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Year : 1973  |  Volume : 21  |  Issue : 2  |  Page : 94

Obituary. Dr. George Zachariah


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S N Cooper

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How to cite this article:
Cooper S N. Obituary. Dr. George Zachariah. Indian J Ophthalmol 1973;21:94

How to cite this URL:
Cooper S N. Obituary. Dr. George Zachariah. Indian J Ophthalmol [serial online] 1973 [cited 2020 Dec 2];21:94. Available from: https://www.ijo.in/text.asp?1973/21/2/94/31413

In the passing away of Dr. George Zachariah at the age of 85, on 7th May 1973, Indian Ophthalmology has lost not only a prominent ophthalmologist but a great pioneer.

Great objects are achieved by dream­ing an idea and then working cease­lessly for its fulfilment. George was such a dreamer, when sometime in the year 1926 he conceived the idea of bringing the farflung ophthalmologists of India together at least once every three years to exchange views and ex­periences on ophthalmic matters, so different in the four corners of the subcontinent. It was at a time when ophthalmologists in the Indian Medical Service obstructed this idea.

With a meagre attendance of 20 at its first foundation meeting in 1928, the All India Ophthalmic Society has gained now a membership of nearly a thousand and in that Dr. Zachariah had played the most important initial part of being its most enthusiastic founder, secretary and editor of the Proceedings of the Society. A profes­sional man owes an obligation to his own profession and George fulfilled his obligation to the full, with the sacrifice of his time and energy, a Godly act for which all Indian Ophthalmologists will be truly grateful.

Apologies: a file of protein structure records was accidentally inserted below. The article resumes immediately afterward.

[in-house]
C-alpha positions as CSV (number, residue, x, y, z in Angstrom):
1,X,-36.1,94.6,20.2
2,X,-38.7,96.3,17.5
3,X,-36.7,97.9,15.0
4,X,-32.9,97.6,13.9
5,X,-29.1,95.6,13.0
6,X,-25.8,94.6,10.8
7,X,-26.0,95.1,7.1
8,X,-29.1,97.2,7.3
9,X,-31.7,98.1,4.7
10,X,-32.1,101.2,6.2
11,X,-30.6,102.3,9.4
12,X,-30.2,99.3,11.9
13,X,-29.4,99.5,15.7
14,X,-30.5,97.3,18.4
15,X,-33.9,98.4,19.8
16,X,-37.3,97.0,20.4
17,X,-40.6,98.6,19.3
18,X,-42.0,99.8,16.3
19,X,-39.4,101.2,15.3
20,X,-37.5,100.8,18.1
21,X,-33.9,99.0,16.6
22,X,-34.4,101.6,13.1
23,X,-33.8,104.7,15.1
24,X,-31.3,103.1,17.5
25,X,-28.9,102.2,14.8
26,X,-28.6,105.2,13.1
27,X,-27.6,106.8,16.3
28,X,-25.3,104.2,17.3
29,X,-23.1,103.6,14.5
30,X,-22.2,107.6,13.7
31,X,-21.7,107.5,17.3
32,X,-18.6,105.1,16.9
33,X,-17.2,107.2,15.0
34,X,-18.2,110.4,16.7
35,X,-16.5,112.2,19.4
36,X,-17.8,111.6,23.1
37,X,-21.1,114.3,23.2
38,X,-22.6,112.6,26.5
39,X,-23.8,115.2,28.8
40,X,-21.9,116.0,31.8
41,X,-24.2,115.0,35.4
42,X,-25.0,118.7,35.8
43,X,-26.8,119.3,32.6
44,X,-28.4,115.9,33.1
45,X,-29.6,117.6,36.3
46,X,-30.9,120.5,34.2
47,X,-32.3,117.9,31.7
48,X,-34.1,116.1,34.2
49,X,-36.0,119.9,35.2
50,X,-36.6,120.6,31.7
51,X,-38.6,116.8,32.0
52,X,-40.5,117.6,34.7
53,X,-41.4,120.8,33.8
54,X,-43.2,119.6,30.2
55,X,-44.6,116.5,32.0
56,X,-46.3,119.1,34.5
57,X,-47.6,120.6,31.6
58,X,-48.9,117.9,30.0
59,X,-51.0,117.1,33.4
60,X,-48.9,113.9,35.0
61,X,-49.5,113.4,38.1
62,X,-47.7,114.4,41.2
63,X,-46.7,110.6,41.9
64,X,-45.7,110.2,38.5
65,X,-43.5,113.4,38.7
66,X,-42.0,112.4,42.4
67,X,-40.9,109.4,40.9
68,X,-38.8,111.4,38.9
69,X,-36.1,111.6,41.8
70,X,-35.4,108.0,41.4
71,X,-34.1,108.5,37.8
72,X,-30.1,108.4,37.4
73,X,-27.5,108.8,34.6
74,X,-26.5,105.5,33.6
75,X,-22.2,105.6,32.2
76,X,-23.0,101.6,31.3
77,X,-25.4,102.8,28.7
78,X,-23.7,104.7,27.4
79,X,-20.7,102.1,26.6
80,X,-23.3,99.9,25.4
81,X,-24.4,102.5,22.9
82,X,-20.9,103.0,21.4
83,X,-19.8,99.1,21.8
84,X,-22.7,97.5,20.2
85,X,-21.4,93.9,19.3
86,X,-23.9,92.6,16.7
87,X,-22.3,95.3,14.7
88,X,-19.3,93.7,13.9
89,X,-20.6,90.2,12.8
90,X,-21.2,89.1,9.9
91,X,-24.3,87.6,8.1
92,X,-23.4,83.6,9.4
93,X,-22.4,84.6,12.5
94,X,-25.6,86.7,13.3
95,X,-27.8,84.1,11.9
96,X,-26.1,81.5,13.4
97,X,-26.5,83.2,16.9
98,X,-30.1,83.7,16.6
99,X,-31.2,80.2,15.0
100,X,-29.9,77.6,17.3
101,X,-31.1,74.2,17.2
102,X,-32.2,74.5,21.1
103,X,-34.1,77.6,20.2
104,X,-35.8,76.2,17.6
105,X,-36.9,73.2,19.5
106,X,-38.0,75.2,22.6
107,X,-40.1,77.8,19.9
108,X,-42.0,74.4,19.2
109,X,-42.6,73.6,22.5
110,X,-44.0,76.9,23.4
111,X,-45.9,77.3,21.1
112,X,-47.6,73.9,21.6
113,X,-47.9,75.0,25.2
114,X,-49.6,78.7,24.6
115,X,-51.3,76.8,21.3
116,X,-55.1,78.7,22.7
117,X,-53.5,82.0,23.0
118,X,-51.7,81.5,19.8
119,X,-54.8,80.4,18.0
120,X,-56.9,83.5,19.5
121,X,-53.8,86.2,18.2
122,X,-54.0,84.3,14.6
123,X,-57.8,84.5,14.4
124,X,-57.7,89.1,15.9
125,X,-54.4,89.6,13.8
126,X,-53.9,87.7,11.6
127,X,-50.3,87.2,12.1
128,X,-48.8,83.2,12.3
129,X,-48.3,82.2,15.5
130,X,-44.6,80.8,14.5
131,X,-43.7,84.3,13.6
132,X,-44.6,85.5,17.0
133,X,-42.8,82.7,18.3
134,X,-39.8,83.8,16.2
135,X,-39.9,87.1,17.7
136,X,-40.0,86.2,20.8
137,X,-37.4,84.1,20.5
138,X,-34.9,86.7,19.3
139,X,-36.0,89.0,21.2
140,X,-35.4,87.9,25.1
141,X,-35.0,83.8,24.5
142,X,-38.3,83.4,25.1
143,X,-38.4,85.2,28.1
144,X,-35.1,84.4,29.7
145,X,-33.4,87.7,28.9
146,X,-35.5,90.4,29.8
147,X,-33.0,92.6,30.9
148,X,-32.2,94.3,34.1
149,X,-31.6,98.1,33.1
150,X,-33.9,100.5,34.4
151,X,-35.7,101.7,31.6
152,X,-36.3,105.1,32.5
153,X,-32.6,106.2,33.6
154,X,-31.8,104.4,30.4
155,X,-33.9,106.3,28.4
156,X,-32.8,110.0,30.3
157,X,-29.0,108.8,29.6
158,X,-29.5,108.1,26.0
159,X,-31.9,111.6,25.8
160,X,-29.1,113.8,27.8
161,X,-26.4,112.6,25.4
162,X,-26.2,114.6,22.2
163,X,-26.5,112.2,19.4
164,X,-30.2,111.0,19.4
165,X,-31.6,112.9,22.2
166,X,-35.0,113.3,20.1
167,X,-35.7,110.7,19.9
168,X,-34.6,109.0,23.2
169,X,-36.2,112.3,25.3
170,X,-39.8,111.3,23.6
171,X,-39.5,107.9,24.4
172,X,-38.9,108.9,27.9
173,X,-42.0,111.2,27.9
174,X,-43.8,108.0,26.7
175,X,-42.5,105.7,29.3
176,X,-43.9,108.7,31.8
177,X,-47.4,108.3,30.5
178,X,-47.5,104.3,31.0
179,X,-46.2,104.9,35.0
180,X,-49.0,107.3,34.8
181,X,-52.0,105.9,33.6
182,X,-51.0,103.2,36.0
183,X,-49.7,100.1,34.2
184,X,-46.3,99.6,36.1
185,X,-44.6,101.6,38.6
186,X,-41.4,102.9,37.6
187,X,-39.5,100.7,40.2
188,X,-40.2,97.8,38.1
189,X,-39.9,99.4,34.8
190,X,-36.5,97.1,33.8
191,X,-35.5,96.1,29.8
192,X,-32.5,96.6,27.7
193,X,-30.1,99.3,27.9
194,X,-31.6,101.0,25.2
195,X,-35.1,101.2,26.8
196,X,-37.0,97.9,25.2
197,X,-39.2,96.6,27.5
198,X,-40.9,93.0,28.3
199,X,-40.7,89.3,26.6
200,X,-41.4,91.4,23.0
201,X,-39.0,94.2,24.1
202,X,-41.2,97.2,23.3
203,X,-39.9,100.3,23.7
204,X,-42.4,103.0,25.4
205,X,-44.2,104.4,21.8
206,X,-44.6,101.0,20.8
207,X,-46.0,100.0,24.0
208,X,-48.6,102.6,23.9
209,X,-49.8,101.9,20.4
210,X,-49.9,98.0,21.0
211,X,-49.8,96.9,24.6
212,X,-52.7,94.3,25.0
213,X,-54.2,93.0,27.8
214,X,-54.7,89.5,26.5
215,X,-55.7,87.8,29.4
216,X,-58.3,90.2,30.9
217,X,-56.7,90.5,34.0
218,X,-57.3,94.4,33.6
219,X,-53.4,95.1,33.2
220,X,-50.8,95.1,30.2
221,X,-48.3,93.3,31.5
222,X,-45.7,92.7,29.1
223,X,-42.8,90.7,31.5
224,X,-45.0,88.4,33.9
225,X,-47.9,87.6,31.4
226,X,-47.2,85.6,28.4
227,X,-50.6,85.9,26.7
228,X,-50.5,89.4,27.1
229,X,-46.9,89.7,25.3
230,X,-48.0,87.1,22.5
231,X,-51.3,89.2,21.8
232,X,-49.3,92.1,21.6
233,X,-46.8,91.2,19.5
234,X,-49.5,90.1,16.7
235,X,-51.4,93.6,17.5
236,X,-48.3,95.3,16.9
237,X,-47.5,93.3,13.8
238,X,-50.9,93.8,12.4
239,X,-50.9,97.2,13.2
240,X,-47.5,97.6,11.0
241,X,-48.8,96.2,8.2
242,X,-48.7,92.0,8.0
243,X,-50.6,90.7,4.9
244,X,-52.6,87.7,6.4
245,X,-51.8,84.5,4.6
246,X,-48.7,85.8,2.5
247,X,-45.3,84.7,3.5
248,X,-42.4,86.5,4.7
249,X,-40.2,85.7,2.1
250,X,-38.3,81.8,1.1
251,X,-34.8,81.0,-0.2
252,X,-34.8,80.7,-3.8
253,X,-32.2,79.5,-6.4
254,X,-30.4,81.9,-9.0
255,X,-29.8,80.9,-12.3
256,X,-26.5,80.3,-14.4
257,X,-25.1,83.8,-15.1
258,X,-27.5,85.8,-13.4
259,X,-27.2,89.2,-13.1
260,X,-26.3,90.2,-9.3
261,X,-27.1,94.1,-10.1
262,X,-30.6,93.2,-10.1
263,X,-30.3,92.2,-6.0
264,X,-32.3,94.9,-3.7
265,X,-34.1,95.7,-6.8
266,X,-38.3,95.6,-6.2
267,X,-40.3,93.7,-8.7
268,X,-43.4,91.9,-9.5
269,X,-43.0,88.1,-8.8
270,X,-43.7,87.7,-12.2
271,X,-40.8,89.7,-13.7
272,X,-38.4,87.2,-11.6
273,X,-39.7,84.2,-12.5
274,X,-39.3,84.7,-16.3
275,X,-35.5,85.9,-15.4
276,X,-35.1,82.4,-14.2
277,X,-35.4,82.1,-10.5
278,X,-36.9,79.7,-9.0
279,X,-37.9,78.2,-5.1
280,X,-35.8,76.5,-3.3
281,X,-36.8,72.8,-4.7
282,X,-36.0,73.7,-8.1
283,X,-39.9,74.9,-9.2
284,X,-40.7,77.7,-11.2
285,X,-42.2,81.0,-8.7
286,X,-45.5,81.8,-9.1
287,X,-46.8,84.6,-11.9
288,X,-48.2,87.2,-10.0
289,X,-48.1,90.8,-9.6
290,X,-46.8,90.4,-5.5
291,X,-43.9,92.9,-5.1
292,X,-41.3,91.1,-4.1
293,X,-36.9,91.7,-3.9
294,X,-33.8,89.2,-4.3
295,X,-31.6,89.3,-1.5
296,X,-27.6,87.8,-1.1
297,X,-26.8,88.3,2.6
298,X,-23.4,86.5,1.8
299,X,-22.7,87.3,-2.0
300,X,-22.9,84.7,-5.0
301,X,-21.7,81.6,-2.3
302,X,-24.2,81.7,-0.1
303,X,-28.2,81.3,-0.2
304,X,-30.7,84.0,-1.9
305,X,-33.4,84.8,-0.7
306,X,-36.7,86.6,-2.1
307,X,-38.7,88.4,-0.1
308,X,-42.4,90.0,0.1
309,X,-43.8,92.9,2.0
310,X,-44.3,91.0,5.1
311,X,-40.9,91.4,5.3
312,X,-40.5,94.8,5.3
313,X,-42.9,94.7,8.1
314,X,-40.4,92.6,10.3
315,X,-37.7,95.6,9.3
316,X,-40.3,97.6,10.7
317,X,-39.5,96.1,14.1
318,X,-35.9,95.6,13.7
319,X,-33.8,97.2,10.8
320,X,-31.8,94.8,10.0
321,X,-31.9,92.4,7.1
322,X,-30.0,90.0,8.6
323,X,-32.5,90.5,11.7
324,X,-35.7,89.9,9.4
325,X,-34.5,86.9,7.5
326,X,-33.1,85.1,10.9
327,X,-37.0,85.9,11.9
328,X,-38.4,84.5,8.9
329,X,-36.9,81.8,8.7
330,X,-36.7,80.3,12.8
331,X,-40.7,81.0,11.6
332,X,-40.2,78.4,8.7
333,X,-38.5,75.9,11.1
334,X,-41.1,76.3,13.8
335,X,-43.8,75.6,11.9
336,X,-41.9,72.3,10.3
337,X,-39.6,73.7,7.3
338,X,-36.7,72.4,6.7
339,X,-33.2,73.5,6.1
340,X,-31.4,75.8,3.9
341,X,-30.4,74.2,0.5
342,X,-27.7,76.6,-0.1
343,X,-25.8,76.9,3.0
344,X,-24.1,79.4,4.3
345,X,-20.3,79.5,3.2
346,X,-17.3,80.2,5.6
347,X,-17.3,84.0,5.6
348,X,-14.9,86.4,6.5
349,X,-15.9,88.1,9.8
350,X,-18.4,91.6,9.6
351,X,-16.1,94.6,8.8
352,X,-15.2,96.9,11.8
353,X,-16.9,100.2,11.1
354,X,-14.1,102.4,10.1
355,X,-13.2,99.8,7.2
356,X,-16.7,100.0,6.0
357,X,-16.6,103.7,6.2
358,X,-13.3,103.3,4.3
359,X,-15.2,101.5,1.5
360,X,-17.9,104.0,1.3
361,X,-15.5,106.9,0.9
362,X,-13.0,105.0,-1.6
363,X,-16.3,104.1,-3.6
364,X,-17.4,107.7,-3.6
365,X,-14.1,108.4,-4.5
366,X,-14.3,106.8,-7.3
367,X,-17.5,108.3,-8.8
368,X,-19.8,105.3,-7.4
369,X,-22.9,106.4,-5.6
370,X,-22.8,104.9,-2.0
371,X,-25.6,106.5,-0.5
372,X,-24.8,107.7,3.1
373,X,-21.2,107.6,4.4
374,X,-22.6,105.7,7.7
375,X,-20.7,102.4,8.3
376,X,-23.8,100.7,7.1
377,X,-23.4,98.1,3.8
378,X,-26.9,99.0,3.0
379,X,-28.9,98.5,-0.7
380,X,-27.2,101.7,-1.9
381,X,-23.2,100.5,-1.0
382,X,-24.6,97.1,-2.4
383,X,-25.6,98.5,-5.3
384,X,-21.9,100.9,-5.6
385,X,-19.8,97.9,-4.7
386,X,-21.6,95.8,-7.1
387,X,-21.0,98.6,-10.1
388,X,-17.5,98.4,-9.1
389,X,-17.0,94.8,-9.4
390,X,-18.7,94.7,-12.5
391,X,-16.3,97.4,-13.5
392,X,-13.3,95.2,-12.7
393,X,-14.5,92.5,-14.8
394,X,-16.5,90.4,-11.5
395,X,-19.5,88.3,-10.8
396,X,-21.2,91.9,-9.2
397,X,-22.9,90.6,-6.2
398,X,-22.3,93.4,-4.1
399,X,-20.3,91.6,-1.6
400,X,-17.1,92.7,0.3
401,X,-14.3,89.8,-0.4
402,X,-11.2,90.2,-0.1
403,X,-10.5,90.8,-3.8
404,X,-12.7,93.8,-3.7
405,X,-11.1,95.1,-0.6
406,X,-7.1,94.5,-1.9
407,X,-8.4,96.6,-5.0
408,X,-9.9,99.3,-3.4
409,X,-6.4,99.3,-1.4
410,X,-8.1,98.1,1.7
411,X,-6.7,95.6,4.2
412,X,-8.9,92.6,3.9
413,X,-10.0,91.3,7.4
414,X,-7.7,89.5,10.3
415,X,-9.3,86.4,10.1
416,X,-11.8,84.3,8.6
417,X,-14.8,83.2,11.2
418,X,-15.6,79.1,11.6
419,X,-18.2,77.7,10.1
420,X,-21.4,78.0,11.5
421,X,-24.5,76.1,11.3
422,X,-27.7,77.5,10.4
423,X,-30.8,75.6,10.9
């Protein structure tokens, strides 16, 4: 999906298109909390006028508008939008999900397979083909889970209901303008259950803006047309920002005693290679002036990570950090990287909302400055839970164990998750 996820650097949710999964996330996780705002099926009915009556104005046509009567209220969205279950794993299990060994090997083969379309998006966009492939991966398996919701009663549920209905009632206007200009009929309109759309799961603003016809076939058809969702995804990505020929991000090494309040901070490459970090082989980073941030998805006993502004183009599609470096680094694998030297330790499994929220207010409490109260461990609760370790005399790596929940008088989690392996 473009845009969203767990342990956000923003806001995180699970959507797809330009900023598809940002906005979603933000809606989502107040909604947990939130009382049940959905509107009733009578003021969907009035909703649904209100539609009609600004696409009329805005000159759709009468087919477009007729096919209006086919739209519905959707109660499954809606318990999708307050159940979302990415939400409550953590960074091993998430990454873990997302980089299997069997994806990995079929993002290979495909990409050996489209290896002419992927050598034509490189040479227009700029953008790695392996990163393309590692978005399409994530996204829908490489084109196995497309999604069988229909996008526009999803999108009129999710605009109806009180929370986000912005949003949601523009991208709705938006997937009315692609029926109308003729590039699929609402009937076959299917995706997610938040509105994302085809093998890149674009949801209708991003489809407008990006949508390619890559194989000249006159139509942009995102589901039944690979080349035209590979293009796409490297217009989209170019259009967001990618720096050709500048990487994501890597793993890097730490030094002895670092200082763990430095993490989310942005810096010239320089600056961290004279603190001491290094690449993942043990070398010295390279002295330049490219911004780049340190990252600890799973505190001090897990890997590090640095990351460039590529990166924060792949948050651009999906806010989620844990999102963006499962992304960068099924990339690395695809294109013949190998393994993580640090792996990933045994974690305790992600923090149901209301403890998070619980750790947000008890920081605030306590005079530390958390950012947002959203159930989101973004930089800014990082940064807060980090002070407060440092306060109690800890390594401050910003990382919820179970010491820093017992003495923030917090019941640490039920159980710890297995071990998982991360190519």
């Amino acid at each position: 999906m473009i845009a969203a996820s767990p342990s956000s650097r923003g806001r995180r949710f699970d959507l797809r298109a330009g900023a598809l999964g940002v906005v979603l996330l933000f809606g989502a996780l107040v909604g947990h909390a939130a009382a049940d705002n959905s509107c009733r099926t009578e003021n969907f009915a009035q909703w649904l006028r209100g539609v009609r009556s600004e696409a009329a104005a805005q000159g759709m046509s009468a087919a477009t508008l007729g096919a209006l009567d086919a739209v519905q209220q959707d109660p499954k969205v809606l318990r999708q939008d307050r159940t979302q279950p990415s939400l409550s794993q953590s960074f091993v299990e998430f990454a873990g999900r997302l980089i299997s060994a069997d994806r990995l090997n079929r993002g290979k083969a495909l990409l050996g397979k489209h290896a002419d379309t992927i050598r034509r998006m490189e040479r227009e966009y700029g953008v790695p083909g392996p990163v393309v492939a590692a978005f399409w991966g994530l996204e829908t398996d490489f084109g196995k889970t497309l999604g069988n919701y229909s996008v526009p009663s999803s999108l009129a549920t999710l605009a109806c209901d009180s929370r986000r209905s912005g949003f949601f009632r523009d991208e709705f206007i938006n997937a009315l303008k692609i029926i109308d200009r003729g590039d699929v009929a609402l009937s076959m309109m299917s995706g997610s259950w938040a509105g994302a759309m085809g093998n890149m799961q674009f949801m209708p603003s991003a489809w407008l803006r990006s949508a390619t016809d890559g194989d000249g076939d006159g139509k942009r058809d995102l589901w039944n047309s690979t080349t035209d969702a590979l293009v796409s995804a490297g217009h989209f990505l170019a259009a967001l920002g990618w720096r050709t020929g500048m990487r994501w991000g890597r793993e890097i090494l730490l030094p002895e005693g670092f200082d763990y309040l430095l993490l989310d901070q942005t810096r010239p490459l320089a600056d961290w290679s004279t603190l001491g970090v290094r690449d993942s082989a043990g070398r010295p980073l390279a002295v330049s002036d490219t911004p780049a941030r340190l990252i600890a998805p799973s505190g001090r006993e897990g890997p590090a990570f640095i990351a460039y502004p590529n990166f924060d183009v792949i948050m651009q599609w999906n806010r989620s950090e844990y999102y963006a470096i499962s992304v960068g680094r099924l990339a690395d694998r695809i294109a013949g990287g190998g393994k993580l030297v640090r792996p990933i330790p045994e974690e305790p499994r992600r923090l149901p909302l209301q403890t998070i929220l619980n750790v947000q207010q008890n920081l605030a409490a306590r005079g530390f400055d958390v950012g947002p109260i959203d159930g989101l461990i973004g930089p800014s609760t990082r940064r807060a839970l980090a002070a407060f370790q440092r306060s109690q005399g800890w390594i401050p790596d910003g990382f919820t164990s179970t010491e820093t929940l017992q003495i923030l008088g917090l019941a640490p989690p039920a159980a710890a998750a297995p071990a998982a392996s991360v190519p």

Not only did he put the All India Society to a good start, but he was a regular contributor to the scientific programme of the meetings when­ever they were held, which he attend­ed regularly and was awarded the Adenwalla oration and gold medal in the year 1955 for his thesis on macular affections. He presided over the Lucknow conference in 1950. For his services to the Society he was presented with a silver plaque and was made an Honorary member of the Society.

With the background of these unique achievements, the other data about his life becomes a matter of mere statistics.

Son of a headmaster of a school at Calicut, he had his primary education in Calicut. Graduating in Zoology at Madras, he entered the medical college in 1916. After taking his degree in medicine, he spent five years abroad, where he specialized in Ophthalmology, and entered into private practice in 1923.

After a successful practice lasting 47 years, he retired at the age of 82. Musing on his life-work in his quiet summer resort of Kodaicanal on his retirement, he must have had the satisfaction of seeing the reflection of a life well spent in the service of his profession and mankind, helping those less fortunate than himself, intellec­tually, monetarily, spiritually for he was a. highly religious man.


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